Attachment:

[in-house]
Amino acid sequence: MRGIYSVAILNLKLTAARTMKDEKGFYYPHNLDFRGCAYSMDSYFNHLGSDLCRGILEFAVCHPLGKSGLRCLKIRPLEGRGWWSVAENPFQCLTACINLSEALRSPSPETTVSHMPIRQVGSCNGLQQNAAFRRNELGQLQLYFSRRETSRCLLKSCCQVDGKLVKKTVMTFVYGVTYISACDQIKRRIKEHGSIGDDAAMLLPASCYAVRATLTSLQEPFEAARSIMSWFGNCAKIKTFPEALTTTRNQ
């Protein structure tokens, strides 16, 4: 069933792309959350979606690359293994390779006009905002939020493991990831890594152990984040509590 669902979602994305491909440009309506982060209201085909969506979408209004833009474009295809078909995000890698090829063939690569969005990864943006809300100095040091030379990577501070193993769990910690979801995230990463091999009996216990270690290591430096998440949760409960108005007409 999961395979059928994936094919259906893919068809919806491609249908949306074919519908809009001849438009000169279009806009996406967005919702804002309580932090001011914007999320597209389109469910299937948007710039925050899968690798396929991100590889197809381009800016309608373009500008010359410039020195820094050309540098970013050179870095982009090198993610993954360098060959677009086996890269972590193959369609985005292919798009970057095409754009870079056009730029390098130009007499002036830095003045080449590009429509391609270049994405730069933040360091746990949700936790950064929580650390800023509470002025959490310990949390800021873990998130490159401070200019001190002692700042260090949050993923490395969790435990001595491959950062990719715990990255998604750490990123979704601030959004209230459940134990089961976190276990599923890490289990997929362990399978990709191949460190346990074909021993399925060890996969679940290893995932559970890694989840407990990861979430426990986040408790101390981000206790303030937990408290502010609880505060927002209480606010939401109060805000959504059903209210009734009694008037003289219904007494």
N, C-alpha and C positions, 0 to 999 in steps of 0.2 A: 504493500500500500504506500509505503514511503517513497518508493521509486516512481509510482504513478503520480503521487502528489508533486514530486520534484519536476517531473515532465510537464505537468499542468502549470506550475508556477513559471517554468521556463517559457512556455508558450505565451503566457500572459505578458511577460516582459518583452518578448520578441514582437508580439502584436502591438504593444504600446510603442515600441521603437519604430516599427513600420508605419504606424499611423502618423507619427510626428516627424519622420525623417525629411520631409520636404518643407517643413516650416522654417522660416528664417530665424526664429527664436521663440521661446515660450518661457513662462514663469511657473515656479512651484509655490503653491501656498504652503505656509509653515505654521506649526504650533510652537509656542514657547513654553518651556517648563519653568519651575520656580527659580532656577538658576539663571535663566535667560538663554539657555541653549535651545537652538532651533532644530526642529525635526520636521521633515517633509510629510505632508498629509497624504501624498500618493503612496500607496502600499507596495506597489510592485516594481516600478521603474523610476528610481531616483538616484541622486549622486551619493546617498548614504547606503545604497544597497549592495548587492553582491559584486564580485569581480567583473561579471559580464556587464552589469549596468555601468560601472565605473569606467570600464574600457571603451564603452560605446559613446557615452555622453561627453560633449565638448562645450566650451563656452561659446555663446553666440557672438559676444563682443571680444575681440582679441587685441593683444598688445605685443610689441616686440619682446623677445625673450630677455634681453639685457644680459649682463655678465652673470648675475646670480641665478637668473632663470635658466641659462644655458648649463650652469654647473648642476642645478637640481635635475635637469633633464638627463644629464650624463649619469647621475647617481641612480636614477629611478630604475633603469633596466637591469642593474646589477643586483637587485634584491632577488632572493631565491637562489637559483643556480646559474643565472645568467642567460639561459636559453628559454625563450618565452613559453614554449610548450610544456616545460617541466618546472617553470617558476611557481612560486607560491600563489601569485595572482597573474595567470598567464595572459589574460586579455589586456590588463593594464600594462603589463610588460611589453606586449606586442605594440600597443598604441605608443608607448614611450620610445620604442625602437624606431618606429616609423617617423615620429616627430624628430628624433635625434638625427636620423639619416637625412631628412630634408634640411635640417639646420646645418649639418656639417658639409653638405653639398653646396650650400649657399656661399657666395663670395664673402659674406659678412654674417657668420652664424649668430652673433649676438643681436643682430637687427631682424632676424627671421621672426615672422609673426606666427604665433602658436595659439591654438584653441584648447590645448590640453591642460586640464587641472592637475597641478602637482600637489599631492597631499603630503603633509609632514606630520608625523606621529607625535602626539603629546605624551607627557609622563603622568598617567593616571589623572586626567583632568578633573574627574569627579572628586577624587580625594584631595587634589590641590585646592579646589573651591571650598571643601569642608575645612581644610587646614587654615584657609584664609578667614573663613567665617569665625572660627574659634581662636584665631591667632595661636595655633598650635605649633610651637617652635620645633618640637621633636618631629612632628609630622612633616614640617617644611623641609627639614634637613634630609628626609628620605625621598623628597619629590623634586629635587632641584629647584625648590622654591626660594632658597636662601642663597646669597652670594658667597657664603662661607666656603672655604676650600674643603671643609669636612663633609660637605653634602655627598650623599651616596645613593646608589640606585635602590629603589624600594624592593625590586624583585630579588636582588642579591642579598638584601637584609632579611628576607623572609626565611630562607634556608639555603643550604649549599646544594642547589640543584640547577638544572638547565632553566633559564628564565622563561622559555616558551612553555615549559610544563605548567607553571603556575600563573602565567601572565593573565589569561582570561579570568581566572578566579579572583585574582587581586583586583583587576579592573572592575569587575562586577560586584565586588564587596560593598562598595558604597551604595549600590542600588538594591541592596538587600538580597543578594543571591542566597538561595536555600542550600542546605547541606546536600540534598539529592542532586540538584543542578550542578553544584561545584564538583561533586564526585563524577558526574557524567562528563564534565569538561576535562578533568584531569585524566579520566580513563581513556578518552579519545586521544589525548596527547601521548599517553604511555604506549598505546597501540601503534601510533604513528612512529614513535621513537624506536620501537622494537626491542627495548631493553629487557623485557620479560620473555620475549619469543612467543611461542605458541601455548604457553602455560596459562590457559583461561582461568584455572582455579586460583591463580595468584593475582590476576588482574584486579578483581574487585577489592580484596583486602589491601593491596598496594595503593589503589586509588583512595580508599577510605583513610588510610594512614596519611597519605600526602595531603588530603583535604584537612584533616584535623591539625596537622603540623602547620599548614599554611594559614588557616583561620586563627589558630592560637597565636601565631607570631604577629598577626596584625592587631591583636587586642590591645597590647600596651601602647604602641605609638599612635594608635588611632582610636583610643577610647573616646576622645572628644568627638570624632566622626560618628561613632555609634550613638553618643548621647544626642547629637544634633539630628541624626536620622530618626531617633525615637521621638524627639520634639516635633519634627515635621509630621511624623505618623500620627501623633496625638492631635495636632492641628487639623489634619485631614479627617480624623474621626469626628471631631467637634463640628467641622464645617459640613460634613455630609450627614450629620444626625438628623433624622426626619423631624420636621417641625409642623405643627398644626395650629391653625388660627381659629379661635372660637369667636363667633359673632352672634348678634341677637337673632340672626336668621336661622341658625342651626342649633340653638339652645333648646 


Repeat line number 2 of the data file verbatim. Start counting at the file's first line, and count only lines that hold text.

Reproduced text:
Amino acid sequence: MRGIYSVAILNLKLTAARTMKDEKGFYYPHNLDFRGCAYSMDSYFNHLGSDLCRGILEFAVCHPLGKSGLRCLKIRPLEGRGWWSVAENPFQCLTACINLSEALRSPSPETTVSHMPIRQVGSCNGLQQNAAFRRNELGQLQLYFSRRETSRCLLKSCCQVDGKLVKKTVMTFVYGVTYISACDQIKRRIKEHGSIGDDAAMLLPASCYAVRATLTSLQEPFEAARSIMSWFGNCAKIKTFPEALTTTRNQ